The Reaction framework is designed so that the main reactor thread provides low latency processing of the various different event types. For this reason the main thread is set up using the maximum thread priority level (Thread.MAX_PRIORITY). The worker threads which are responsible for executing threadable objects should run at a lower priority so that they do not interfere with the low latency operation of the main thread. For this reason, the worker threads are assigned the normal thread priority level (Thread.NORM_PRIORITY).
Thread prioritisation works correctly on most JVM implementations, but unfortunately there are some JVM's in common use which do not respect the thread priority settings. This is a particular problem when using Java under Linux. Generally speaking, JVM's which do not support thread prioritisation will still use some form of timeslicing scheduler which obviates the need to explicitly yield from executing threadable tasks. However, the timeliness of reactor event processing will degrade as the number of computationally intensive threads increases.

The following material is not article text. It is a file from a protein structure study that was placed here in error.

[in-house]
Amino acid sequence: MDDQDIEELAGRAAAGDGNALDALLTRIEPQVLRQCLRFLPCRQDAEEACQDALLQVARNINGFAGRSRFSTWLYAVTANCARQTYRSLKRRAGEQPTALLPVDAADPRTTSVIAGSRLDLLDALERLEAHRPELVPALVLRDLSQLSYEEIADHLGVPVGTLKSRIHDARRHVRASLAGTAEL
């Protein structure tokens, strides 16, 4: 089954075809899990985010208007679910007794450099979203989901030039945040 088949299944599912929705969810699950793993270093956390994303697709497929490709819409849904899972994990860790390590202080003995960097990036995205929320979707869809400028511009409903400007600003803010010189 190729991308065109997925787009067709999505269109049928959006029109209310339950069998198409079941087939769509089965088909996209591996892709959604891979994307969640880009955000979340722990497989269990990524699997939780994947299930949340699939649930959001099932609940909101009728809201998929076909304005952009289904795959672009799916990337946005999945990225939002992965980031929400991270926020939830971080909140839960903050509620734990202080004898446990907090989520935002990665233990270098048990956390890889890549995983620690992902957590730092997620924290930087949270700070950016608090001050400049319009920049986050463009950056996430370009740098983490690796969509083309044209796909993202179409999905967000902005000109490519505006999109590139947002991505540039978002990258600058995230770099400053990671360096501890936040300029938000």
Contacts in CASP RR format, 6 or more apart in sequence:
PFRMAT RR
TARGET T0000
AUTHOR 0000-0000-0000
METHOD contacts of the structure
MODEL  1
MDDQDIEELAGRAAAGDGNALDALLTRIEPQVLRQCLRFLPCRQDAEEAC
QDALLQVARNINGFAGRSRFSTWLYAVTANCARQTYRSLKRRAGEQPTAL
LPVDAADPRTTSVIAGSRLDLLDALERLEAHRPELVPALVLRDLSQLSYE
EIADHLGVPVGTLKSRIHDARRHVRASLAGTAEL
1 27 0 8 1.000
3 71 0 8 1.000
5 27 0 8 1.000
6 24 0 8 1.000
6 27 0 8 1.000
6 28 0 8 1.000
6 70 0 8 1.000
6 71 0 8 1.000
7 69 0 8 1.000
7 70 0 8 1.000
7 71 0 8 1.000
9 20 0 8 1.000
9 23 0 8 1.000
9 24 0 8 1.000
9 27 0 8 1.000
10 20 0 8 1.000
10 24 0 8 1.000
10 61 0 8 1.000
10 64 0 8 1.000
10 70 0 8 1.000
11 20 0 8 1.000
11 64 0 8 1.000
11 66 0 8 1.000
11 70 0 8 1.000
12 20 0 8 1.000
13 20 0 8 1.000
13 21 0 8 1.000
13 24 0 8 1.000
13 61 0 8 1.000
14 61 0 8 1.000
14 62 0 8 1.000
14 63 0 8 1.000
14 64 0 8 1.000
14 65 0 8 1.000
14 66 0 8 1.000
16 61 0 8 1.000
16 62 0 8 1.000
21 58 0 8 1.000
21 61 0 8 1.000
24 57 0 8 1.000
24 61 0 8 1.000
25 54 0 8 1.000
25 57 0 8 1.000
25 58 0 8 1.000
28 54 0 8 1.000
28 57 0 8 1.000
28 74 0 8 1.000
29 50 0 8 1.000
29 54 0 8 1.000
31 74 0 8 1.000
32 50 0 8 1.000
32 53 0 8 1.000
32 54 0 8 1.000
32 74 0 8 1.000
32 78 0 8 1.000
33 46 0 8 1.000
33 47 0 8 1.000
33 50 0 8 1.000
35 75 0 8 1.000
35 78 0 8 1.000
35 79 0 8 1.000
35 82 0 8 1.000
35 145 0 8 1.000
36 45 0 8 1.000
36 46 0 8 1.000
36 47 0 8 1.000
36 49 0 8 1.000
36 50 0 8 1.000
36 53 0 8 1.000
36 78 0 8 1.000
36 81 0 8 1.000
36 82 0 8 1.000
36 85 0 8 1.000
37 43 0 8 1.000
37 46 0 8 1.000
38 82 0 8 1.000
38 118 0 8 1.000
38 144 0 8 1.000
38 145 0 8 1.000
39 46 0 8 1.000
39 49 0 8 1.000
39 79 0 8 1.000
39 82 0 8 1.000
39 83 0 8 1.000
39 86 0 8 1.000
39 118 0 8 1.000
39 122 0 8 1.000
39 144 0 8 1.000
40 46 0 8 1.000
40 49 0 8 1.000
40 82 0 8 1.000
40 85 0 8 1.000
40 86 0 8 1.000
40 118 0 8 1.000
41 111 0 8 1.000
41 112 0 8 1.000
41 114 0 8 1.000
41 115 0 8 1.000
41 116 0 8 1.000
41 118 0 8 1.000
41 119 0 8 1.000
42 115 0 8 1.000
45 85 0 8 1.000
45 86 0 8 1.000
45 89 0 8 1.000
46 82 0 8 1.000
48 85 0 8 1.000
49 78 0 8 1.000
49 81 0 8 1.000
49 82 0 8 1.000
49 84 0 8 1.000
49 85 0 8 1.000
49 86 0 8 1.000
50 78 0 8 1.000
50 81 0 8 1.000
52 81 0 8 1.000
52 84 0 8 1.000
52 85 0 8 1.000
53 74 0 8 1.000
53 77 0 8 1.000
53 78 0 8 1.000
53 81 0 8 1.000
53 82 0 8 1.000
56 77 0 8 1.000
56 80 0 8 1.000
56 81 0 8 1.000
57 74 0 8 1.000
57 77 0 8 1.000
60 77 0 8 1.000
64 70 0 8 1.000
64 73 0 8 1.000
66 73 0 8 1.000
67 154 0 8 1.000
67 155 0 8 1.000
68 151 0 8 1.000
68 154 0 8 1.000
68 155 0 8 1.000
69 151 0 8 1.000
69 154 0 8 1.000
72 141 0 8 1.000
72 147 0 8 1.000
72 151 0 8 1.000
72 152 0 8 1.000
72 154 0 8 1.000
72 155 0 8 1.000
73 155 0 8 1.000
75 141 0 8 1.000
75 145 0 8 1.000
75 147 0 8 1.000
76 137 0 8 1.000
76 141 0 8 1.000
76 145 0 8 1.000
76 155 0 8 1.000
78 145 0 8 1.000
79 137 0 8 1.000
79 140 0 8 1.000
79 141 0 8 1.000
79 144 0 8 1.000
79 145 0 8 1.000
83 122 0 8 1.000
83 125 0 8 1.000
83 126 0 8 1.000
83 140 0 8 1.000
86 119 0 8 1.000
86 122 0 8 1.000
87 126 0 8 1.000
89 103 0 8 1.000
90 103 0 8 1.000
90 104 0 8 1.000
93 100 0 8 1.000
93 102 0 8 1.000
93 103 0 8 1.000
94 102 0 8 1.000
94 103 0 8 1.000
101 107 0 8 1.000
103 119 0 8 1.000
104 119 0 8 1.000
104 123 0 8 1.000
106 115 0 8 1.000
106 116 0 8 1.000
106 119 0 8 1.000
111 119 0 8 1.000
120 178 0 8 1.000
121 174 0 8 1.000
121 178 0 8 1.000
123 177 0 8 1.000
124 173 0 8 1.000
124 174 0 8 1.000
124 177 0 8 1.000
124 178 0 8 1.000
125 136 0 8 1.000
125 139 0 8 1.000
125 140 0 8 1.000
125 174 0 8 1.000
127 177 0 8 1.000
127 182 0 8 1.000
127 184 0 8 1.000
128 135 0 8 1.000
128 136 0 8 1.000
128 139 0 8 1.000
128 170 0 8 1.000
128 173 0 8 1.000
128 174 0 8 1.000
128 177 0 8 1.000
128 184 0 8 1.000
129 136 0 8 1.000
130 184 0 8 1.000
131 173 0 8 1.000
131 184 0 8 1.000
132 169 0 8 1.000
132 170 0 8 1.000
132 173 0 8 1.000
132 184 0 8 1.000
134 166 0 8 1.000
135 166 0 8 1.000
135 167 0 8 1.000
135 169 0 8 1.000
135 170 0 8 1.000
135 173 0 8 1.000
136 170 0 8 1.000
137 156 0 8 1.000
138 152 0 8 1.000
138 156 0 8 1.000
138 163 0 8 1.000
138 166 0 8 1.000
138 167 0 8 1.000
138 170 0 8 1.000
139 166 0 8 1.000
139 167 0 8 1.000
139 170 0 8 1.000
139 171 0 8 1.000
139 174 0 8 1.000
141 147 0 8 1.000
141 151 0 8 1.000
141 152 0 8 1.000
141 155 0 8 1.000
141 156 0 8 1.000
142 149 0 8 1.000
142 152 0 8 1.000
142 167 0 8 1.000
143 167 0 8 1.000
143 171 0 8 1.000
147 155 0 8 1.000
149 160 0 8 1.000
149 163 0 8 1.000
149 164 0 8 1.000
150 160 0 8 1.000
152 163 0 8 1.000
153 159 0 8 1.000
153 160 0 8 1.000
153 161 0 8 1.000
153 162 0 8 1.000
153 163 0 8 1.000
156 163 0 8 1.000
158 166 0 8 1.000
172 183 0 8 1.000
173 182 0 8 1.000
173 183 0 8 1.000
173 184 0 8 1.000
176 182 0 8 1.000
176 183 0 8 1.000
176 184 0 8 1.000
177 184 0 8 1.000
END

As a general rule, applications which only make use of threadable objects to manage blocking I/O will work correctly regardless of thread priority support. Applications which also make use of threadable objects for running computationally intensive tasks should be restricted to platforms which correctly implement the prioritised threading model in order to guarantee timely handling of reactor events.